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Satellites Face Woes as They Tug at Cable

November 12, 1996|Sallie Hofmeister

When Tele-Communications Inc. raised cable television rates last summer by 21%, the customer protest was unprecedented: For the first time in its history, the nation's leading cable company lost subscribers--about 70,000 of them. The customer drain was a stark reminder of consumers' lack of loyalty to cable, particularly in the face of digital satellite services that offer a wider array of channels with better picture and sound quality at richer, but falling, prices.

In Denver alone, analysts estimate TCI's rate hike drove an estimated 1,500 customers into the arms of EchoStar Communications Corp., a satellite venture that directly challenged cable in July by slashing dish prices to bring customers' first-year investment closer in line with cable rates.

And in an unusual acknowledgment of satellite's threat, John Malone, the head of TCI, last month redirected the strategy of his cash-constrained company by scaling back cable upgrades that would allow new services such as telephone in favor of rolling out digital set-top boxes. Although the boxes will allow TCI to offer more channel choices, analysts say the company still needs to upgrade its systems to match satellite's picture and sound quality.

That could take years, giving satellite a long window to continue its march on cable. Dismissed as vaporware a decade ago, digital satellite could be installed in as many as 20% of the nation's households by 2000, according to some analysts. That is up from about 4% today and only 1% at the end of last year. In contrast, more than 65% of the nation's households subscribe to cable.

Still, the long-term prospects of satellite TV are far from clear, with many investors viewing dish prices as only one impediment to widespread use.

Satellite services, so far, cannot offer local broadcast channels and have limited two-way communications, impeding the potential for Internet applications.

"Digital satellite is not a mass market product, and in nonrural areas, tends to be a rich man's toy," said John Tinker, an analyst at Montgomery Securities.

Tinker, among others, believes that cable will staunch losses to satellite once it upgrades its systems to offer its own digital TV service as well as high-speed connections to the Internet through modems. The big question is how soon the cable industry can deliver on promises long unkept.

In the meantime, satellite TV services could narrow the cost advantage of cable. In the last four months, dish prices have dropped to $200 from $600, helping establish the pizza-sized TV receiver as one of the most successful consumer electronics products ever, according to DirecTV, the market leader, with 2 million subscribers.

Eddy Hartenstein, the president of DirecTV, says the price cuts have broadened its appeal, with the average household income of its subscriber at about $40,000, down from $50,000. DirecTV, a GM Hughes Electronics subsidiary, pioneered the technology and launched its service in mid-1994.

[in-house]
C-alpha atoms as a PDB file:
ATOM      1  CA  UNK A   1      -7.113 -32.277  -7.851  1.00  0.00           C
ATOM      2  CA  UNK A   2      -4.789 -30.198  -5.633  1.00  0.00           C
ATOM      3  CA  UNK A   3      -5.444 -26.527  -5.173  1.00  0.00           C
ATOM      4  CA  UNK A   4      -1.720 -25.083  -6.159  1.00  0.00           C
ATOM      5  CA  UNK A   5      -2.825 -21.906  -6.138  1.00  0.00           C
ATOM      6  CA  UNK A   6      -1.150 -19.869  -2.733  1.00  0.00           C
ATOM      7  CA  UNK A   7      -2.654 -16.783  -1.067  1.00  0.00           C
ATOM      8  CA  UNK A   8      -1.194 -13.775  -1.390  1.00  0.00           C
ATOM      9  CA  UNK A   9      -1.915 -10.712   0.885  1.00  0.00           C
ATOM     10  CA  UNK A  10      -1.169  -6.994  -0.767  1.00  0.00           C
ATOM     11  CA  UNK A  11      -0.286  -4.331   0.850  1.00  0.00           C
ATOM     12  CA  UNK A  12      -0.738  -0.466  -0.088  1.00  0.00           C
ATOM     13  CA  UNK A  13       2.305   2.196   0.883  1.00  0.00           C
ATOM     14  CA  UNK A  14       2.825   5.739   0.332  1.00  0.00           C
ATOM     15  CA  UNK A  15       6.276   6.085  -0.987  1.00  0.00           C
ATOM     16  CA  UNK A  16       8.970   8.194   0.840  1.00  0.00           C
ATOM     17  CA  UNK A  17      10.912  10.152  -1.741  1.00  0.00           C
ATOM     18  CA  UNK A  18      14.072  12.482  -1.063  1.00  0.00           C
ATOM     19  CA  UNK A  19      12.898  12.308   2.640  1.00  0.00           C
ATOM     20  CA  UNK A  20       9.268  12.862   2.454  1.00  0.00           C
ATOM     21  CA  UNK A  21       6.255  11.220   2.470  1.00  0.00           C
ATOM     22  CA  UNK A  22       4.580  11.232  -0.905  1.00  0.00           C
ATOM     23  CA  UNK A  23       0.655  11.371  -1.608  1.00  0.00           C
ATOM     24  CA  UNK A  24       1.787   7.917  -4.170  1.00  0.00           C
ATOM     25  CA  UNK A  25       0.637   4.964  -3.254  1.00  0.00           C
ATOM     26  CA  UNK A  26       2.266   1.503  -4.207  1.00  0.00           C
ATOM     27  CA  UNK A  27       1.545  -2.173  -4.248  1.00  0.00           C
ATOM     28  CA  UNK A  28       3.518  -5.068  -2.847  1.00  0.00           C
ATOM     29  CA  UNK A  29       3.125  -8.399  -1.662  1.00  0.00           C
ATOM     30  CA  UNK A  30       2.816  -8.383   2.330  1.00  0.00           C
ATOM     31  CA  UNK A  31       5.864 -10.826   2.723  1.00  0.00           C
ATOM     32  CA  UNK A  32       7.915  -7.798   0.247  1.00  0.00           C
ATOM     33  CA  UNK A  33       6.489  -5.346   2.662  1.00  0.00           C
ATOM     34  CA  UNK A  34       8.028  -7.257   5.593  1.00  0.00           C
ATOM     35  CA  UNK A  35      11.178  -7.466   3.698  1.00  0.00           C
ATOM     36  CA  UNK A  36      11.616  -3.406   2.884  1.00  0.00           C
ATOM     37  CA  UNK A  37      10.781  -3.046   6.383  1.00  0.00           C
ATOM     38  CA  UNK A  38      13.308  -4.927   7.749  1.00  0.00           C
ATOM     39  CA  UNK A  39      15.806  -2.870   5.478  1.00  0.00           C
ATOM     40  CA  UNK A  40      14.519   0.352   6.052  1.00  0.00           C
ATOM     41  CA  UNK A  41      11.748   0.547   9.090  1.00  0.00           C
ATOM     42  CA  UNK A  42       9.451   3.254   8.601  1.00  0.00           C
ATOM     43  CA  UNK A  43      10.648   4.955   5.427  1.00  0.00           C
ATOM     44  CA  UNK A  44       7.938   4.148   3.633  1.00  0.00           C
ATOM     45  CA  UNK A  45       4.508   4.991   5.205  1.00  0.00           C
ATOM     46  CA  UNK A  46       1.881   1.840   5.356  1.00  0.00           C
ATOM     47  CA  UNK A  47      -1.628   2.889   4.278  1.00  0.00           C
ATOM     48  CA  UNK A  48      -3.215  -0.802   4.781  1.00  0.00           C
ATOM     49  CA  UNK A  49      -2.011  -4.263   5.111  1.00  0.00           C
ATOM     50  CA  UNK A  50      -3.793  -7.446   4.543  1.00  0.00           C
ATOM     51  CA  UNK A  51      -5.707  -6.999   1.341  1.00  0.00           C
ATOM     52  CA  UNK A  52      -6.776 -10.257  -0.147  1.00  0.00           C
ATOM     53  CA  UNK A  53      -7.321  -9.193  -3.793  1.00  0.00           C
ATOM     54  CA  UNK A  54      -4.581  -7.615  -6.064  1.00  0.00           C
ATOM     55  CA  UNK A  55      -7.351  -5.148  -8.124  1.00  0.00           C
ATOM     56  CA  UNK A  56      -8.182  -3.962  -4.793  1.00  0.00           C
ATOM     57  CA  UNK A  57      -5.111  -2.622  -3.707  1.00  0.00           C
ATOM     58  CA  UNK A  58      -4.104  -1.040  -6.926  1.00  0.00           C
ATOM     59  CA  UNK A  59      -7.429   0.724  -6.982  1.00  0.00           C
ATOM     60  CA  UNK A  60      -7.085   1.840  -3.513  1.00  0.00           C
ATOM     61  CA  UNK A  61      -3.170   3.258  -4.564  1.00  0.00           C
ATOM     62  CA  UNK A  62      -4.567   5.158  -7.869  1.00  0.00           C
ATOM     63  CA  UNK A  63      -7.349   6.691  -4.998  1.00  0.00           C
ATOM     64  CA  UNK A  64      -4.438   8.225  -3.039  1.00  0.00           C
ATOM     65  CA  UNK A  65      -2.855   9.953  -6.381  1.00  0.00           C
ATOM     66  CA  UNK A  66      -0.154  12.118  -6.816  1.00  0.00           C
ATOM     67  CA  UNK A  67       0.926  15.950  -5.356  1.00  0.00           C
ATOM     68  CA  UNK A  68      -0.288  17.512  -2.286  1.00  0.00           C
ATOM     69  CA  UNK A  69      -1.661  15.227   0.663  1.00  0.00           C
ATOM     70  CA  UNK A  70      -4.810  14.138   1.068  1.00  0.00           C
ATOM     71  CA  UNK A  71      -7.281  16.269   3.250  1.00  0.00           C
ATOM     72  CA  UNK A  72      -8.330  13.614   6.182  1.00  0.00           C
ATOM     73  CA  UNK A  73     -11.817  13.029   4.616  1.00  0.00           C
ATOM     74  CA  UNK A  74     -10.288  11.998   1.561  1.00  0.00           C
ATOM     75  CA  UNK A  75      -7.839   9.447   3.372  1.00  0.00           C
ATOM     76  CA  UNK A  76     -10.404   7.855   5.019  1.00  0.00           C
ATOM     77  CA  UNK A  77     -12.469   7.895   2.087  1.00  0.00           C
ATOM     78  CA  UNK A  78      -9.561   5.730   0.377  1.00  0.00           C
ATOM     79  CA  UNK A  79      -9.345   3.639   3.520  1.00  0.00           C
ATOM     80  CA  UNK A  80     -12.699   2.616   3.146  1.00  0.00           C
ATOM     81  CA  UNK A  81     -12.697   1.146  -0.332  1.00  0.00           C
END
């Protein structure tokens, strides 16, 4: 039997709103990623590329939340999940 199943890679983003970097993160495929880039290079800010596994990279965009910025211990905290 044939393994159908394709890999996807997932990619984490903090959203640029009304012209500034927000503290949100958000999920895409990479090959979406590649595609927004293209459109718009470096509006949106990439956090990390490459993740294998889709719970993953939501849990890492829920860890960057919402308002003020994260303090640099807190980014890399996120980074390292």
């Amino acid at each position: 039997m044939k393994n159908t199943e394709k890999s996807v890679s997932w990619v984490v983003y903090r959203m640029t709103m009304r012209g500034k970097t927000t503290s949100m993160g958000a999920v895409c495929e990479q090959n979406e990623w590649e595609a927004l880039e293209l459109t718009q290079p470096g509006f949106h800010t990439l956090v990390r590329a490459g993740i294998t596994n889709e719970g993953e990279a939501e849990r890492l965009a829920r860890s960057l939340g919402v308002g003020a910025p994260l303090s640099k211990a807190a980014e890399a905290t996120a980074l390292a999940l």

The services are still considered expensive, requiring initial outlays of $500 or more. To qualify for discounts on its dishes, DirecTV and EchoStar require customers to prepay for a year's programming.

Carmel Group, a Carmel-based market research firm, predicts that suppliers will be giving away the hardware within the next two years to drive up subscriptions.

Price wars could threaten the survival of some weaker competitors even before News Corp. enters the business late next year, bringing expected deeper price cuts to overcome its late entry.

Analysts estimate that DirecTV and EchoStar are each spending more than $200 per subscriber to subsidize the cost of delivering the service.

If EchoStar continues signing on new customers at its current rate, sources predict it could run short of money next year, when it must make payment on a big bond issue. The company, which has 250,000 subscribers--about 1.25 million shy of the number required to break even--says it is looking for a strategic partner to raise what analysts estimate to be $500 million needed for planned expansion.

While EchoStar has held talks with several phone companies, including Bell Canada, the company thought to be the most likely partner, Sprint, is cooling to the idea, of a minority stake, according to industry sources.

The industry price wars have soured investors on United States Satellite Broadcasting, which offers a limited package of channels and lacks the satellite capacity to expand. Its stock plunged from $38 a share in July to the mid-teens today, fueling speculation of an eventual buyout by DirecTV.

To help defray start-up costs, DirecTV sold space on its first satellite to U.S.S.B. and struck a deal under which U.S.S.B. would deliver 25 complementary channels, including MTV and HBO. About 45% of DirecTV customers subscribe to U.S.S.B., meaning DirecTV could gain cost efficiencies by combining billing and other back-office operations in a merger.

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